BLM increasing public use restrictions due to fire danger
With fire danger continuing to rise, the Bureau of Land Management Medford District is increasing public use restrictions on its land in Southern Oregon.
The district will move to Stage 3 public use restrictions Wednesday, which means campfires will no longer be allowed anywhere on the district, including at Hyatt Lake campground. Visitors can use portable cooking stoves that use liquefied or bottled fuels. Campfires, charcoal fires and all other types of open fires are prohibited, officials said.
Smoking is allowed only while inside a vehicle or while stopped in an area at least 3 feet in diameter that is clear of flammable vegetation.
Operating a motor vehicle, including motorcycles and all-terrain vehicles, and parking off road is allowed only on roadways clear of flammable vegetation.
Using chainsaws, fireworks, exploding targets or tracer ammunition is prohibited.
Welding or operating a torch with an open flame also is prohibited.
Visitors to BLM-managed public lands are required to carry tools with them to ensure small fires can be put out quickly, including a shovel, ax and at least one gallon of water or a 2.5-pound fire extinguisher.
Violation of these restrictions can result in a fine up to $1,000 and/or imprisonment of up to one year.
Also starting Wednesday, BLM, the Oregon Department of Foresty and U.S. Forest Service are increasing restrictions along the Wild Section of the lower Rogue River.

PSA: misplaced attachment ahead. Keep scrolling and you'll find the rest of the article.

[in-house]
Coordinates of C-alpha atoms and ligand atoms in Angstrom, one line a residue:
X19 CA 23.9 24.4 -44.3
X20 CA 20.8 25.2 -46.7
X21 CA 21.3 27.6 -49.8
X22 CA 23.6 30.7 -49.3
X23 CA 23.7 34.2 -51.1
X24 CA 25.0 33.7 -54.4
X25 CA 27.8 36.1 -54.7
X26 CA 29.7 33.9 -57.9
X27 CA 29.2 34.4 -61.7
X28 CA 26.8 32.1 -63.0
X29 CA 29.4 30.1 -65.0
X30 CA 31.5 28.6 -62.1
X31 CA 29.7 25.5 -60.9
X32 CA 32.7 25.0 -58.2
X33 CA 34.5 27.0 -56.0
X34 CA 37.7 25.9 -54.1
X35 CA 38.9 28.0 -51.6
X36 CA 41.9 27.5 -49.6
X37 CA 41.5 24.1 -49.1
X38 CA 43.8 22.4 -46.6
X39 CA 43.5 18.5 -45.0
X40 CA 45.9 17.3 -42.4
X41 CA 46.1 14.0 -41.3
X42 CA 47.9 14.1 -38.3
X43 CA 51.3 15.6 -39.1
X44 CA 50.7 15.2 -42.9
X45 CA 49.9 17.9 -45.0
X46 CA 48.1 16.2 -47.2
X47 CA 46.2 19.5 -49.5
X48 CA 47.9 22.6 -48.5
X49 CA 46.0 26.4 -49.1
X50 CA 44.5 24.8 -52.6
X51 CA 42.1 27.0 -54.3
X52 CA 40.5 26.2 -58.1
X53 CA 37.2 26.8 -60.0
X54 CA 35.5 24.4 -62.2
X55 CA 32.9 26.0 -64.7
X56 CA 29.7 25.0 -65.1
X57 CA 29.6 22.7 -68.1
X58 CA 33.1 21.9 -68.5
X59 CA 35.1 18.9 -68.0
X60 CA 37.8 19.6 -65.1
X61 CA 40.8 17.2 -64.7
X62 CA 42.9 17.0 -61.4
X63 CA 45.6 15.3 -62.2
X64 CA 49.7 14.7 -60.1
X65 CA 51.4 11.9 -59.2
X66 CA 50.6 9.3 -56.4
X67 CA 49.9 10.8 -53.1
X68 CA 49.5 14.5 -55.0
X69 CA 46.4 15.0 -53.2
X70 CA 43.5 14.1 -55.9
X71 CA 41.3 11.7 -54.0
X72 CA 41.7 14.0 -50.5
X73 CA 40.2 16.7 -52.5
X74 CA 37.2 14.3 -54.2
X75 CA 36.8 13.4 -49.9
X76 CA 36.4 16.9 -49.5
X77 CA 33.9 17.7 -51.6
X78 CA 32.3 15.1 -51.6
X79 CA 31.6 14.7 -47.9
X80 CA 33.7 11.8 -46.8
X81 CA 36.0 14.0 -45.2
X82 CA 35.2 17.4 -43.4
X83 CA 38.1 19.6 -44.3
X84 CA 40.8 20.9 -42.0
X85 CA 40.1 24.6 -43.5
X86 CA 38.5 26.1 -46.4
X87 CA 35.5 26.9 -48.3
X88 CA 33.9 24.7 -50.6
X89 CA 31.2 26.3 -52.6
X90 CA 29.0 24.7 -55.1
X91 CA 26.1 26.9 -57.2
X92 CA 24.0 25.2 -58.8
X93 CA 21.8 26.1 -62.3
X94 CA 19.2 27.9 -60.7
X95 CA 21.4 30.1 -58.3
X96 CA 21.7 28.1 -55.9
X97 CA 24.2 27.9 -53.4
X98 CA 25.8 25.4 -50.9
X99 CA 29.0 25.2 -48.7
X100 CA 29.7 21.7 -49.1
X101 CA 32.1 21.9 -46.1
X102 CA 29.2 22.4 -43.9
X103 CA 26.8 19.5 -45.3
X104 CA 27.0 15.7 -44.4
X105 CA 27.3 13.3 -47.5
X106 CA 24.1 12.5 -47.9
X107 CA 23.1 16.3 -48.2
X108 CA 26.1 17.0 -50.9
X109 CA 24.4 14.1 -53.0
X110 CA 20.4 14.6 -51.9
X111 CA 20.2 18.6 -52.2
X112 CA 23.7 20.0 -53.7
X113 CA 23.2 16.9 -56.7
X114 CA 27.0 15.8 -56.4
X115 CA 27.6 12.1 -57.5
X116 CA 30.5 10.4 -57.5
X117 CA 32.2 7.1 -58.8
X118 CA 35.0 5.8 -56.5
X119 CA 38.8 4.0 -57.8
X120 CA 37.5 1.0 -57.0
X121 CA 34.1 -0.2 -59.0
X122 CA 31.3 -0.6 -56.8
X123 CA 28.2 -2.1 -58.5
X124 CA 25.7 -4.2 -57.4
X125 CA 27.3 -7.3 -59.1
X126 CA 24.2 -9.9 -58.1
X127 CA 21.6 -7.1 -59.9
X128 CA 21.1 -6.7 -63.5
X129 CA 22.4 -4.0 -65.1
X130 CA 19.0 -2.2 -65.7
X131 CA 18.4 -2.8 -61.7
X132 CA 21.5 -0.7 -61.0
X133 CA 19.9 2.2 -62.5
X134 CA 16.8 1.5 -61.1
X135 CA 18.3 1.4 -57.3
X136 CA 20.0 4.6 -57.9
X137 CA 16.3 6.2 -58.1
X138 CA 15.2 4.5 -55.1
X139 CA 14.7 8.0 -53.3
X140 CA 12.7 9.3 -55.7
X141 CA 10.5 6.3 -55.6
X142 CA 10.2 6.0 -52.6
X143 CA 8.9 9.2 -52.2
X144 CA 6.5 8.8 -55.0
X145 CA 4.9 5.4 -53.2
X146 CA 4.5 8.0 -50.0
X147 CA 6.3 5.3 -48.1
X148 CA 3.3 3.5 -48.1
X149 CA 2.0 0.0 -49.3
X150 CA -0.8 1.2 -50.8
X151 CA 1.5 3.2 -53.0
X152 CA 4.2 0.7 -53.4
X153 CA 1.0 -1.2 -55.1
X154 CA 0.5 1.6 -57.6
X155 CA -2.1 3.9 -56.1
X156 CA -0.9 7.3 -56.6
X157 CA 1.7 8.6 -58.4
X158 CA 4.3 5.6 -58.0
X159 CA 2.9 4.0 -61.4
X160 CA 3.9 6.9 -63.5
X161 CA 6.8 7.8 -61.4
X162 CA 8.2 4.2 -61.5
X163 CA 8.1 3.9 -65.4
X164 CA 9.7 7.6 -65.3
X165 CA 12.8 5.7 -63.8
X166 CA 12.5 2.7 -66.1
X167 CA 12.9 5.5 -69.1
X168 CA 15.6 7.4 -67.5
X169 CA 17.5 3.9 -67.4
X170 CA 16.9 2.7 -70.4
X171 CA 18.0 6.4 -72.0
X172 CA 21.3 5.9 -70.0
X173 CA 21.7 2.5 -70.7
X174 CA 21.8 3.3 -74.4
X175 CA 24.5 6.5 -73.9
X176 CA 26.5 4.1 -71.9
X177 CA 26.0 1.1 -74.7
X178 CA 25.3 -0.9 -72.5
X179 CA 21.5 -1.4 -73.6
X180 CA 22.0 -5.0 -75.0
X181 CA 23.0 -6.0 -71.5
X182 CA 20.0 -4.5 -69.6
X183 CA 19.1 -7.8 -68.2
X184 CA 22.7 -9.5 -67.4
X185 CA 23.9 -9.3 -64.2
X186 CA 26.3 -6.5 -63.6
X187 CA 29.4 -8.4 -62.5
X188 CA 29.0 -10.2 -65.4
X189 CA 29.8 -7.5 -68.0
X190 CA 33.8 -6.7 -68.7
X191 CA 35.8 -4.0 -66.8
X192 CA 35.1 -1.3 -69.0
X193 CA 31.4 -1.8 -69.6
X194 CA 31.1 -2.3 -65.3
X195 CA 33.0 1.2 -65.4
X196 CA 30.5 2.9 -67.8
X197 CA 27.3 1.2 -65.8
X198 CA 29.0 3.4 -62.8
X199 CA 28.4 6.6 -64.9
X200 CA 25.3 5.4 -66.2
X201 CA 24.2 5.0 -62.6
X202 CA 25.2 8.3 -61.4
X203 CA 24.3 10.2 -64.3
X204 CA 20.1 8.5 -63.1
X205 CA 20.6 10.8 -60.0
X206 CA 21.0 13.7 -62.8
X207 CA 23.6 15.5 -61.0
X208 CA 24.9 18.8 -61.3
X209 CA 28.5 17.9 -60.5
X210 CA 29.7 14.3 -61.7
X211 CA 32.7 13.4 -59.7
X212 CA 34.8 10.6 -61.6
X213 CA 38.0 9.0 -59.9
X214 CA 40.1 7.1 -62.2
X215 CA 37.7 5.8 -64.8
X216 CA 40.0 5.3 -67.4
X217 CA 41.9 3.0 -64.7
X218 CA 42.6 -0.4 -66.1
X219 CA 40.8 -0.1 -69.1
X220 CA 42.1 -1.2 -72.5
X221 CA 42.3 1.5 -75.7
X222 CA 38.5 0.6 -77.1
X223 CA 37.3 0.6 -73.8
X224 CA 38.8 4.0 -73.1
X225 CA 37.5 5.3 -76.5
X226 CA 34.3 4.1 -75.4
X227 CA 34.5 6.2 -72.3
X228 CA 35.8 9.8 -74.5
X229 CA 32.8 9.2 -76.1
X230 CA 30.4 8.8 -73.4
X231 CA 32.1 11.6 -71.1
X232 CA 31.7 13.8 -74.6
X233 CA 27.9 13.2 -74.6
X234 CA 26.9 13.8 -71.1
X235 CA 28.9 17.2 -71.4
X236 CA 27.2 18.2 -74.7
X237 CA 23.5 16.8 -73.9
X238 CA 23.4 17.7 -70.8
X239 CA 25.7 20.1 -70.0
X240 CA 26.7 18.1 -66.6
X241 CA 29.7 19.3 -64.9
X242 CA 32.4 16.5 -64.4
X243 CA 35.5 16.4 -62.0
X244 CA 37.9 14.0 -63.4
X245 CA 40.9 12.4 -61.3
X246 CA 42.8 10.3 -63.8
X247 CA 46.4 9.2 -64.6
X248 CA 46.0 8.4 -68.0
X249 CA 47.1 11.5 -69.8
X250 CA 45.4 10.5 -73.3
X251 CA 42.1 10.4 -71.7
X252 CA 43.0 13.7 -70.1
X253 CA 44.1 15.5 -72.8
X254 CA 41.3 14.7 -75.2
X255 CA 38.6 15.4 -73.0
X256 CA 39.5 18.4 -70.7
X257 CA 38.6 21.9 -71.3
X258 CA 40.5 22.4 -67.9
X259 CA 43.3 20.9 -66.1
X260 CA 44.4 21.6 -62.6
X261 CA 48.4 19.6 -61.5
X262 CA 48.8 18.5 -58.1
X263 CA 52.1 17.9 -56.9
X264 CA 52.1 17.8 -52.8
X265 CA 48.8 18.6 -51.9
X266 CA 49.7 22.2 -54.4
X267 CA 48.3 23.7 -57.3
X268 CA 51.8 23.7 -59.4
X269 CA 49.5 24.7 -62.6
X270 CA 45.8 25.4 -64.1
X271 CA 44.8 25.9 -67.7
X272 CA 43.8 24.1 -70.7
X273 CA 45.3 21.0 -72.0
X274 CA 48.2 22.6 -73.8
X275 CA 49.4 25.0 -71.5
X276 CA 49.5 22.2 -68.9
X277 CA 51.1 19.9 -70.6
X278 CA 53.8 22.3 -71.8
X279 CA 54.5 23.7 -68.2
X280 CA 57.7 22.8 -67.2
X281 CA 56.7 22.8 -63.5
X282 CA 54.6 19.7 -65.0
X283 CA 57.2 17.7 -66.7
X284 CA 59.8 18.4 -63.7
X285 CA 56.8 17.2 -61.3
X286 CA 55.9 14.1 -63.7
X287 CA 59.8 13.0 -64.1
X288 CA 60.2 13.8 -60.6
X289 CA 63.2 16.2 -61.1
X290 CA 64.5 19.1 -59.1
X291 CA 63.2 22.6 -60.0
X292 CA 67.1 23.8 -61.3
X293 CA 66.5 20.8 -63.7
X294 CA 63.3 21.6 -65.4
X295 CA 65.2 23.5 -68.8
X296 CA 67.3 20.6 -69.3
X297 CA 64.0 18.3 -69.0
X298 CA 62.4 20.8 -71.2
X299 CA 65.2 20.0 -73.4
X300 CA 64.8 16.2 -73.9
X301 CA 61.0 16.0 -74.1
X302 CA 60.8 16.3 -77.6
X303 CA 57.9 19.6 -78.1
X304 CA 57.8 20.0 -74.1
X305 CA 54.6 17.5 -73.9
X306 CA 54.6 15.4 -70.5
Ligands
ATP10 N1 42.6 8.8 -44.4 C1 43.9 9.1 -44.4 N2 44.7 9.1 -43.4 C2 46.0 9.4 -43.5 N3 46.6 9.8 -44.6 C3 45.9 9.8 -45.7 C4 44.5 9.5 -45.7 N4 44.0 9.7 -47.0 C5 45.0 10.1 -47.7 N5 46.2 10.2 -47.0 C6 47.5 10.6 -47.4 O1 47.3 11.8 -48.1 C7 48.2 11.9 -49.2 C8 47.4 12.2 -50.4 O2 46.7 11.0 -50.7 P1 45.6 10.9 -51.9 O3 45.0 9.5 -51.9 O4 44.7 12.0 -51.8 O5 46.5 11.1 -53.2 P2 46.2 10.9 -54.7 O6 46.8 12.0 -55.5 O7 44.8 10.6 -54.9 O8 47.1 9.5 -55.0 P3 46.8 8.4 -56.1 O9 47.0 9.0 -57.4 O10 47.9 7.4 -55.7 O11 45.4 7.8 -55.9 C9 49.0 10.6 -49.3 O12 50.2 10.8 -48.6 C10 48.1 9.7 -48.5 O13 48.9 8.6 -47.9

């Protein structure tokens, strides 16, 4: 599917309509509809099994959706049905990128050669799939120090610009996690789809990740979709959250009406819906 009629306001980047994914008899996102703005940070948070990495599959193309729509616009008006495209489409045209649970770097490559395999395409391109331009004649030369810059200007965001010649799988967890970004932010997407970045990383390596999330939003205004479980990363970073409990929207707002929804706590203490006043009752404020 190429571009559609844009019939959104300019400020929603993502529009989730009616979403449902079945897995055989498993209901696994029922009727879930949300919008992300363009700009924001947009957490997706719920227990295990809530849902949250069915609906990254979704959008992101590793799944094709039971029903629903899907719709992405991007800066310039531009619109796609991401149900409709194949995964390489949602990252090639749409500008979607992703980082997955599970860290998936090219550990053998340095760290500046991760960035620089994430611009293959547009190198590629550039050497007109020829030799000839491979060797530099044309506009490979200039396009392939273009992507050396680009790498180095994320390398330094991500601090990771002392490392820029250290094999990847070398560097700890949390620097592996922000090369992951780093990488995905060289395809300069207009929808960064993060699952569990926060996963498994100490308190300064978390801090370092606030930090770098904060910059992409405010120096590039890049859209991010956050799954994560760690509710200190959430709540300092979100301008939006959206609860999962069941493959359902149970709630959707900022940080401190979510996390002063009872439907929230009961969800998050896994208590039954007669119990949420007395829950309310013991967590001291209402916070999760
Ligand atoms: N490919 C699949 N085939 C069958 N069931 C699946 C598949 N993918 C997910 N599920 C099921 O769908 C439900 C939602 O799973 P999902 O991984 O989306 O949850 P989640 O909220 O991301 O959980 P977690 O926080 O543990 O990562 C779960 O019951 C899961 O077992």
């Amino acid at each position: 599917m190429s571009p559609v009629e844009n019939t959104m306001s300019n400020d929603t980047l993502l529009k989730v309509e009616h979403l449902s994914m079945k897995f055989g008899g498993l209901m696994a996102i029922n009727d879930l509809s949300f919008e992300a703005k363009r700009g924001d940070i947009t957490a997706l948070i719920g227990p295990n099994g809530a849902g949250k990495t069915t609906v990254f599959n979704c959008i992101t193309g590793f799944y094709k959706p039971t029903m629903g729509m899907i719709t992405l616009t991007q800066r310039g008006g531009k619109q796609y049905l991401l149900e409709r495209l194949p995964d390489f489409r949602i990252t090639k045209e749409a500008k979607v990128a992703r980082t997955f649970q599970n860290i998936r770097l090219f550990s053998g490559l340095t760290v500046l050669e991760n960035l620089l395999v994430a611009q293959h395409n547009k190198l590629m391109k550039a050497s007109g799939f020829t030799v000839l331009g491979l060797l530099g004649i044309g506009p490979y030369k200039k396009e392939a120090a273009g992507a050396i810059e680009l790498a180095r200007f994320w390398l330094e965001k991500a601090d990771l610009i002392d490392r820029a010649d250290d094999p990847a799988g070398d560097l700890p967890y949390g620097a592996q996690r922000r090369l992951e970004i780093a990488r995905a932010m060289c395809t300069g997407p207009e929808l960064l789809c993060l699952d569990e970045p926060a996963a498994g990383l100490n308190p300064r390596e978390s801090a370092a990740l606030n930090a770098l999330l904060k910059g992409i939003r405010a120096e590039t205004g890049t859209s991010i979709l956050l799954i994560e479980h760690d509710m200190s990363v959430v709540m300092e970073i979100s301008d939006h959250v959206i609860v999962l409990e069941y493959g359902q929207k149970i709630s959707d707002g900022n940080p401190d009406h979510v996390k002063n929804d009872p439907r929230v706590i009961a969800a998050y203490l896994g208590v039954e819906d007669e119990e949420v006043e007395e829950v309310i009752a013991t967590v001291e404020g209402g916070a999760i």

The Wild Section flows from Grave Creek to the mouth of Watson Creek.
Effective Wednesday, fires are permitted only with the use of commercial stoves that use liquid fuel or propane. Charcoal fires will not be permitted.
Cooking areas need to be naturally clear of vegetation and below the high water mark. As a preventative measure, groups traveling on the river must have a shovel and bucket.
Smoking is permitted only while on watercraft on waterways, or in areas that are on vegetation-free sand and gravel bars located between the river and high water mark.
Additional fire restrictions may be put in place as fire season progresses.
“The safety of the public and all wildland fire responders is always the number one priority for all wildland fire agencies. This year, it is especially important everyone does their part to reduce human-caused wildfires,” BLM said in a statement.
BLM officials said they are taking the necessary steps to ensure their ability to deploy firefighters for wildfire response.
Officials said they are committed to the most efficient wildfire-suppression operations during these challenging times.
The Western United States is in the most expansive and intense drought this century, according to the U.S. Drought Monitor, and the drought continues to intensify in parts of the Pacific Northwest, including Southern Oregon.
Jackson and Josephine counties experienced the driest April and May on record. The data go back 111 years.
For updated information on public use restrictions, visit blm.gov/programs/public-safety-and-fire/fire-and-aviation/regional-info/oregon-washington and the Oregon Department of Forestry at oregon.gov/ODF/Fire/Pages/Restrictions.aspx.
Visit ready.gov/wildfires to learn how you can prepare for fire season.